There is not much more relaxing and reminiscent of the tropics than a beautiful, thriving palm tree. But to make your palm trees really flourish, certain conditions need to be met. So we looked high and low to make this guide on potting soil for palm trees.
Palm trees need a slightly acidic soil with good drainage. Loose, sandy potting soil in a container with plenty of drainage holes is ideal. The ideal soil for palms can be mixed by hand or bought. While standard potting soil is fine, you can also add soil amendments to make it more ideal for your potted palm.
Let us take a closer look at what palm trees need and how you can take good care of them.
What kind of soil do potted palms need?
Palm trees need sandy soil with plenty of drainage. To help prevent root rot in potted palms and soil with limited drainage, add a layer of rocks to the bottom. An alternative to that method is to cut up an old sponge and use that as the bottom layer instead of rocks (as long as the container has sufficient drainage holes). Both of these methods help minimize the chances of root rot. Even with alternative methods of improving soil permeability, it is best to make sure your palms have plenty of good drainage.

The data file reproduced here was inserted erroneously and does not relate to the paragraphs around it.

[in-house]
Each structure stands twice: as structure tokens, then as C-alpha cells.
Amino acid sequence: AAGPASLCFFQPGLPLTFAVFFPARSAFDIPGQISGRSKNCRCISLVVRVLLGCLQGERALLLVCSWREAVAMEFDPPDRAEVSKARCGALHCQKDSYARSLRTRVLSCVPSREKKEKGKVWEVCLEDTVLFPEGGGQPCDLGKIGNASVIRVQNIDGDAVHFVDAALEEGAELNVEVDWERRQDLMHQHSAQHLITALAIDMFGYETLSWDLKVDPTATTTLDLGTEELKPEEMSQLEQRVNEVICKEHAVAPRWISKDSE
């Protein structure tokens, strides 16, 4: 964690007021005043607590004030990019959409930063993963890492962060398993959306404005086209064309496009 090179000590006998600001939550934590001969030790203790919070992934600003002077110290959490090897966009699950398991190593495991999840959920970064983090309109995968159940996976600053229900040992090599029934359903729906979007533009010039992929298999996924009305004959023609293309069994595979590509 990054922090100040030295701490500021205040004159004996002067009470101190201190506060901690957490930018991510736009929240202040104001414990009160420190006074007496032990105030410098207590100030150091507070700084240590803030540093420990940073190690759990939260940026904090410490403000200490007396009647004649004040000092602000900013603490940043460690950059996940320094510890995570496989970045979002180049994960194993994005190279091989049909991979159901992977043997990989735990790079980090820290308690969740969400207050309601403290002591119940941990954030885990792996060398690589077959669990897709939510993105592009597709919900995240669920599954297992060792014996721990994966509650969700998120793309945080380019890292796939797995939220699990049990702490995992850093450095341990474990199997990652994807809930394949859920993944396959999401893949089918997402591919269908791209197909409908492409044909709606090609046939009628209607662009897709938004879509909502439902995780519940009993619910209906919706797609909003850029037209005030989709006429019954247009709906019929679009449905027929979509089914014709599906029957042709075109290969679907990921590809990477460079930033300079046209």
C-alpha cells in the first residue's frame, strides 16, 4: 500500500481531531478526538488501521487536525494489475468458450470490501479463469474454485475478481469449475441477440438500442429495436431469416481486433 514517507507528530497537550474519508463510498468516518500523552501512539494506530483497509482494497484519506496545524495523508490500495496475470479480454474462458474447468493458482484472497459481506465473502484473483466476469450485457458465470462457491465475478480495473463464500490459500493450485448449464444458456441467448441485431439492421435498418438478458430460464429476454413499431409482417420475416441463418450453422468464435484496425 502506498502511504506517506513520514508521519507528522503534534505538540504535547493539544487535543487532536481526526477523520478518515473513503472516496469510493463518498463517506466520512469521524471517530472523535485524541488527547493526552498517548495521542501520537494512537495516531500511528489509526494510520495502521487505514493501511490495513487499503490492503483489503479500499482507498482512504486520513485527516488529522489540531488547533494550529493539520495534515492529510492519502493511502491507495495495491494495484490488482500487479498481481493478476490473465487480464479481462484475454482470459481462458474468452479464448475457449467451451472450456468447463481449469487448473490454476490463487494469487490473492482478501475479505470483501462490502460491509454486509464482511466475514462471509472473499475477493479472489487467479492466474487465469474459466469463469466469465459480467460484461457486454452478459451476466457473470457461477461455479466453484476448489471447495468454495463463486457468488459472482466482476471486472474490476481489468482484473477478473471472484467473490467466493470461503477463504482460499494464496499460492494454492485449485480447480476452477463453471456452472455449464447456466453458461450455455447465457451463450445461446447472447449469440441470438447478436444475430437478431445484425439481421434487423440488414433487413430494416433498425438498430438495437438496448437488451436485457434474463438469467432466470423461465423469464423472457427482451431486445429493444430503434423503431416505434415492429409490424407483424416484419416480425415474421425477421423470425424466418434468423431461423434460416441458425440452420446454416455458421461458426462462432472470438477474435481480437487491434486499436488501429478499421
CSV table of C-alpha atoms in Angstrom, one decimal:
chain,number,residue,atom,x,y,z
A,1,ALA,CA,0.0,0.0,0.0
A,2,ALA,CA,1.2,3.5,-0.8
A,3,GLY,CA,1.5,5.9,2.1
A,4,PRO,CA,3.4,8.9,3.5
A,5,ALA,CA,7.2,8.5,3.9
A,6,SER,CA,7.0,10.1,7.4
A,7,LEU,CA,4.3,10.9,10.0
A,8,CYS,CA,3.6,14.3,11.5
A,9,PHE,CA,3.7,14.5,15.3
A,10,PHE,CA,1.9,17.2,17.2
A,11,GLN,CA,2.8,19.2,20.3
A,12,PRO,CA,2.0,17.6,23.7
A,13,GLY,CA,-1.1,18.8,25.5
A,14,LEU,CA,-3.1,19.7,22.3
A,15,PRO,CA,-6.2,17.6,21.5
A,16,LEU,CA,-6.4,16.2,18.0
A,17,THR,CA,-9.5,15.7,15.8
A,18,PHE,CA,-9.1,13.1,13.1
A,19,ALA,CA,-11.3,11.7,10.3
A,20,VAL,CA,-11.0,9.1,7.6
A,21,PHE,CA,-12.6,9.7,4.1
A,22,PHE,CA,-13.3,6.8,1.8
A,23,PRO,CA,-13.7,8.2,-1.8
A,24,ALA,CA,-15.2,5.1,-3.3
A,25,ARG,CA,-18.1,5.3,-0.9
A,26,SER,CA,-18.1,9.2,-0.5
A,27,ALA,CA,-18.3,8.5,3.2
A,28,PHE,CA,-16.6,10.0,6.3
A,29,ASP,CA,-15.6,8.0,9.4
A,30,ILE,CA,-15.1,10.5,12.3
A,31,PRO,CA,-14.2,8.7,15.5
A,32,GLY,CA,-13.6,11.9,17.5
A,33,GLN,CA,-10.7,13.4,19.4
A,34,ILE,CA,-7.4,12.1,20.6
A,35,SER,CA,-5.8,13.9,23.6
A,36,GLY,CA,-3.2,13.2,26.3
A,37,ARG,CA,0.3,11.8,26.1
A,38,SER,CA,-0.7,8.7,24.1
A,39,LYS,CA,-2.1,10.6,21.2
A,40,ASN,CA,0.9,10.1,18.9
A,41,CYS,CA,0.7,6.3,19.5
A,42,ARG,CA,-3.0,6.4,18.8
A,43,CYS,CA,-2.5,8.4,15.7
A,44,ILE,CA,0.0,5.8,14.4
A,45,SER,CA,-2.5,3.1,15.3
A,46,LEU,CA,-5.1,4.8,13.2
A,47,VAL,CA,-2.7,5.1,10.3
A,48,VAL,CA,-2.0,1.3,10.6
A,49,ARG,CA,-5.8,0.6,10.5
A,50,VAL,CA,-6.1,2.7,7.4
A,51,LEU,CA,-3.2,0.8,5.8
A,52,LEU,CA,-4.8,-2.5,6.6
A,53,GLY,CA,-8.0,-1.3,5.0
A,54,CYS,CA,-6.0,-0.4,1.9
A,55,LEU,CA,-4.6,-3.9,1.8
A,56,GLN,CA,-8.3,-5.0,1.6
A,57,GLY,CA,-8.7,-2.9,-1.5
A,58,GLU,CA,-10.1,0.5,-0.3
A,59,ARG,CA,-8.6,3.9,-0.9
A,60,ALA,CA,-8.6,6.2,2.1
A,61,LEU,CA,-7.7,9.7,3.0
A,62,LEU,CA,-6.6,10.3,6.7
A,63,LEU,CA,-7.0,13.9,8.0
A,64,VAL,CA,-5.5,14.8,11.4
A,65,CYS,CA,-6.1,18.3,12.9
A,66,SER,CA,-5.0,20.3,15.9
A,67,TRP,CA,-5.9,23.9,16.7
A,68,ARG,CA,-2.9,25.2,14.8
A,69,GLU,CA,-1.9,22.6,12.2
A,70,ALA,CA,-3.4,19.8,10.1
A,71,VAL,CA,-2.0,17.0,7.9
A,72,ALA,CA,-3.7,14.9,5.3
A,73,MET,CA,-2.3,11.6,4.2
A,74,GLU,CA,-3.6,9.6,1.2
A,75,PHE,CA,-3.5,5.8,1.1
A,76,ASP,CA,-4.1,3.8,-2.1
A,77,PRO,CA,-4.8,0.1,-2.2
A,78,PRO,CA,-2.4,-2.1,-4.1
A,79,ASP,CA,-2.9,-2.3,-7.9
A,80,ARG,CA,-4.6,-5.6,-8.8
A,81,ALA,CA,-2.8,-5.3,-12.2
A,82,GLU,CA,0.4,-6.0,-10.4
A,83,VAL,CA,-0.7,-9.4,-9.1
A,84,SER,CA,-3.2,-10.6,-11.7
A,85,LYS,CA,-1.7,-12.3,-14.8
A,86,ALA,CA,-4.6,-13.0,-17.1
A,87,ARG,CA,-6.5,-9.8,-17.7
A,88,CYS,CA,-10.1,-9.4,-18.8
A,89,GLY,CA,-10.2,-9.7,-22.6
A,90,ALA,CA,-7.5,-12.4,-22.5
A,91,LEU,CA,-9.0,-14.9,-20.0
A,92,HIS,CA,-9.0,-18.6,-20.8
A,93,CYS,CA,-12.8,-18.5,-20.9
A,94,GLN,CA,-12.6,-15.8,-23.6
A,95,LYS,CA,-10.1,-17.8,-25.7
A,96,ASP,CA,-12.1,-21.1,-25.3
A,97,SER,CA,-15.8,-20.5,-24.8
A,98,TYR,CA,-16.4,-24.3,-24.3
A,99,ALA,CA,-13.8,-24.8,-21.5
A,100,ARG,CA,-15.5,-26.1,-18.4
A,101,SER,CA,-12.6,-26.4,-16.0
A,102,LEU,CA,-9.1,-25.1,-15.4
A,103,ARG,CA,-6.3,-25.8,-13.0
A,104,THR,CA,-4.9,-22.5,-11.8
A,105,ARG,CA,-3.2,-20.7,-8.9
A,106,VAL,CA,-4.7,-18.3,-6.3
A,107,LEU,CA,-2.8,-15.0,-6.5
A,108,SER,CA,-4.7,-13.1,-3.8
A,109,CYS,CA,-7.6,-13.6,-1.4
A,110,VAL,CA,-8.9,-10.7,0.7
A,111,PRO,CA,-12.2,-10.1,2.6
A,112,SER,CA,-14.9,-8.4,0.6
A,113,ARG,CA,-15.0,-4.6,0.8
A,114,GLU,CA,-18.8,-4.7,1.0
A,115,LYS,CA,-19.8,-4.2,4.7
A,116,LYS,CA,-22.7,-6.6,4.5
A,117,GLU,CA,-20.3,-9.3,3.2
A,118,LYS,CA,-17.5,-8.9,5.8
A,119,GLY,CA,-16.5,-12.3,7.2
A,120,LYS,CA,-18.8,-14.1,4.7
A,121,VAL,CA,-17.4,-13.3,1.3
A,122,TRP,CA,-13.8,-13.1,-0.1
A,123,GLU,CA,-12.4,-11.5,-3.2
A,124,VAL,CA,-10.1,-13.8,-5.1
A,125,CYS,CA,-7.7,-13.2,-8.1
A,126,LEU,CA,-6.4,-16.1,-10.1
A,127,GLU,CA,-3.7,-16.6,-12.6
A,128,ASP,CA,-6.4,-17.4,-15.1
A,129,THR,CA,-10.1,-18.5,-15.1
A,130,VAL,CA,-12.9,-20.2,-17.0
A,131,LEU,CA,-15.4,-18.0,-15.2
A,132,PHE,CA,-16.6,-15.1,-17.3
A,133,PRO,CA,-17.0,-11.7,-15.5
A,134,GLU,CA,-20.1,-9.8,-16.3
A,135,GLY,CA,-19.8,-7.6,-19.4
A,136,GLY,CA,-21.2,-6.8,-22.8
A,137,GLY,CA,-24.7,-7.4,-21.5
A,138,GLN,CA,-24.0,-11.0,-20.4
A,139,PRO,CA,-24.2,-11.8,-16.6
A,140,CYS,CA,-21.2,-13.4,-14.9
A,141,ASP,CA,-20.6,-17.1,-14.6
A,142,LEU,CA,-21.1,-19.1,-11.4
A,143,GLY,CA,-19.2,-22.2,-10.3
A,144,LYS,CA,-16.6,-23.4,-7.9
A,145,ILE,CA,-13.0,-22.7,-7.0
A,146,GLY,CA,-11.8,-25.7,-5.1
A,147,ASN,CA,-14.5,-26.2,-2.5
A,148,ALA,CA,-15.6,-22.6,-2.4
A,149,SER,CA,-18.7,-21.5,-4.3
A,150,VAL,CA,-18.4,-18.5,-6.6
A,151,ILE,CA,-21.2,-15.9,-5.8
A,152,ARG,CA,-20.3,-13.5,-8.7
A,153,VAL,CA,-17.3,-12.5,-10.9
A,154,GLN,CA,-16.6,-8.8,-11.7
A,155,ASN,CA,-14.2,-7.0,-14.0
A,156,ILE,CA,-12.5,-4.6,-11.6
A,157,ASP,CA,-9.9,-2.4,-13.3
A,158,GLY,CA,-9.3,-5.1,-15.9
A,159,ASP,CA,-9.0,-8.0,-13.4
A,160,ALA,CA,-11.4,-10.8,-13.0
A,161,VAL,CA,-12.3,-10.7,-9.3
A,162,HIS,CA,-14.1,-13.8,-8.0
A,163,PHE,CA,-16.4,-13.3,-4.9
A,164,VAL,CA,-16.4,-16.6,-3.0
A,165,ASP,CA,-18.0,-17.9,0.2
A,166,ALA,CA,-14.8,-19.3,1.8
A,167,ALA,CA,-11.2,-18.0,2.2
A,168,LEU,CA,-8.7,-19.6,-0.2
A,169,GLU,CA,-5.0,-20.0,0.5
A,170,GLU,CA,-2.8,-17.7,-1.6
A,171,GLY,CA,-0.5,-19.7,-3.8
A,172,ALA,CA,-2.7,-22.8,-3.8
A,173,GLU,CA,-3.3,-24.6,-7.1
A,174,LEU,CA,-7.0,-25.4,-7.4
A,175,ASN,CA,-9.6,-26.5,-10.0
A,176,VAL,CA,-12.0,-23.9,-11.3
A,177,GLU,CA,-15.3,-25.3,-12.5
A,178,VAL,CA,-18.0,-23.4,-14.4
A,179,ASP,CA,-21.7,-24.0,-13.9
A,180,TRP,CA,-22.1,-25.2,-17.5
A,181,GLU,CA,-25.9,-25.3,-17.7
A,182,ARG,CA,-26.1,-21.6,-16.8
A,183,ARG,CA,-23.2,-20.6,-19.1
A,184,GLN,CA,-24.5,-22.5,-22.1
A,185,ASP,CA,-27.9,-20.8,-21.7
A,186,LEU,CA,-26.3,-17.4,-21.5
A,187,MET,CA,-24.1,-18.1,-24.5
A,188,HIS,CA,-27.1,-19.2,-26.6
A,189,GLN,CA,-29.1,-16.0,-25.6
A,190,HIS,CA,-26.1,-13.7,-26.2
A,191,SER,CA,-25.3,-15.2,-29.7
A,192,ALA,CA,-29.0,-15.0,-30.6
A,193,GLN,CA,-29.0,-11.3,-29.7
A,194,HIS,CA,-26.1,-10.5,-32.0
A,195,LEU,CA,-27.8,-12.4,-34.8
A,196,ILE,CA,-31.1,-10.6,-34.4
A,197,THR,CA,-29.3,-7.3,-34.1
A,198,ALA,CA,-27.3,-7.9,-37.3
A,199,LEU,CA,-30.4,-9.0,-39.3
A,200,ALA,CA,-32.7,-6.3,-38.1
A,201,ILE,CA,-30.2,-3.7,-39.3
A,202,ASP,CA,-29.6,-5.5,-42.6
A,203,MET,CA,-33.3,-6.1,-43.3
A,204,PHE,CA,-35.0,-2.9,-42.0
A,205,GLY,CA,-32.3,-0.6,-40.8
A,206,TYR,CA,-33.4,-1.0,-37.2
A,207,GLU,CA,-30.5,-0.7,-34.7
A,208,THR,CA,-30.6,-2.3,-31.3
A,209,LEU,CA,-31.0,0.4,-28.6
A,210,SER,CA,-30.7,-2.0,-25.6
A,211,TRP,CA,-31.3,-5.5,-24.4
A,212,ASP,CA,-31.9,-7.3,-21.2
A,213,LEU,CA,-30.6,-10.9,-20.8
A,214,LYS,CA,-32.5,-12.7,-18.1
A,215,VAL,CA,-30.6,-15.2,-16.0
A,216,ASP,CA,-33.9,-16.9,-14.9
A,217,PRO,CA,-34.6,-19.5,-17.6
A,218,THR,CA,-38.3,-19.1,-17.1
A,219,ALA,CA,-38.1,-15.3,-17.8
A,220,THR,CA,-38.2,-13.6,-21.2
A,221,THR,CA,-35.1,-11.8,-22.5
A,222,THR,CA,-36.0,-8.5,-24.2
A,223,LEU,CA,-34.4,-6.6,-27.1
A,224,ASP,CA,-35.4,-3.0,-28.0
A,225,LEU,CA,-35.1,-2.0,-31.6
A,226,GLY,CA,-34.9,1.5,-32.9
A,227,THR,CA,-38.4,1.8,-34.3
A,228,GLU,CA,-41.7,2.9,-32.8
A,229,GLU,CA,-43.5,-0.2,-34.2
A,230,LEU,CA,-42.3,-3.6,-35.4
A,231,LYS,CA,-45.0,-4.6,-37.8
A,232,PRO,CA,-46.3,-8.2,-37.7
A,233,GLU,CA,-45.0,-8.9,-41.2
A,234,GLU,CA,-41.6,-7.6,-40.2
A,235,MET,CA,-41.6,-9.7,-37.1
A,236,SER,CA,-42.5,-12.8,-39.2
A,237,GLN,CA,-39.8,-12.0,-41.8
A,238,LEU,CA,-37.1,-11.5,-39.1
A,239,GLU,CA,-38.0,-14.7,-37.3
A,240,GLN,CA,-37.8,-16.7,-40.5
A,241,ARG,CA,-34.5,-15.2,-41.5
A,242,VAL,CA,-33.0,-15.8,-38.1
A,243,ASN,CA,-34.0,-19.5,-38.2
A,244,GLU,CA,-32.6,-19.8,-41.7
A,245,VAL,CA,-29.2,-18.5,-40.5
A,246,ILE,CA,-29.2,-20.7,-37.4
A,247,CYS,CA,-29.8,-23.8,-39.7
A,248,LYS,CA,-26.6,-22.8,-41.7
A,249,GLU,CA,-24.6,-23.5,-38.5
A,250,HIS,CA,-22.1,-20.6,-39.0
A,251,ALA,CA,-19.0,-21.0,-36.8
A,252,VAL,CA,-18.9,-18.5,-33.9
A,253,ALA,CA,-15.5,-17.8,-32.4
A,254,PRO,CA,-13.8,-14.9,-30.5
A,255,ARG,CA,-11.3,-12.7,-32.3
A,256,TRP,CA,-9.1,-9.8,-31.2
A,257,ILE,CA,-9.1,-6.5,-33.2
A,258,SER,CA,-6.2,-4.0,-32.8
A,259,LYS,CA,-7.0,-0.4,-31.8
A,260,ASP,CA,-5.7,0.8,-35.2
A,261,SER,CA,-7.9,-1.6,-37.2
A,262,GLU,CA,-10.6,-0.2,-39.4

Watering Potted Palms
Because palms need well-draining soil, make sure you have an appropriate watering system in place. Overwatering your palms can increase the chances of root rot and fungus regardless of how good your soil is.
Before watering your plant feel the soil to check how damp it is. Even if it is slightly damp, consider waiting a day if you can. Not only will this help the plant develop a healthy root system, but it can also help keep the soil from getting too compacted.
If you are worried about forgetting to water, consider adding pumice or lava rock to your soil. Not only do they help with drainage, but they also help with proper water retention.
Are Palms acid-loving plants?
Another factor many people forget to consider when choosing or making potting soil is the soil's pH. Palm tree soil pH should be moderately acidic, around 5.5 to 7.5.
Many plants prefer slightly acidic soil, so even standard potting soil should meet this need. However, using recipes and potting mixes specifically for palm trees can help you feel confident the soil is just right for your palms. If you are particularly worried about your soil's acidity for whatever reason, you can get a soil test kit or have it tested by your local extension.
You can test a small portion of your soil by using vinegar or baking soda. However, do not make the common mistake of testing a large amount of soil this way, as doing so can damage your soil and plants. So make sure to follow the directions carefully and throw the soil away after you have tested it.
DIY Palm Soil
Because palm trees are originally from sandy or otherwise well-draining location, potted palms need well-draining soil. One simple way to help with this is by putting them in a pot with plenty of drainage holes. However, the soil also plays a key role.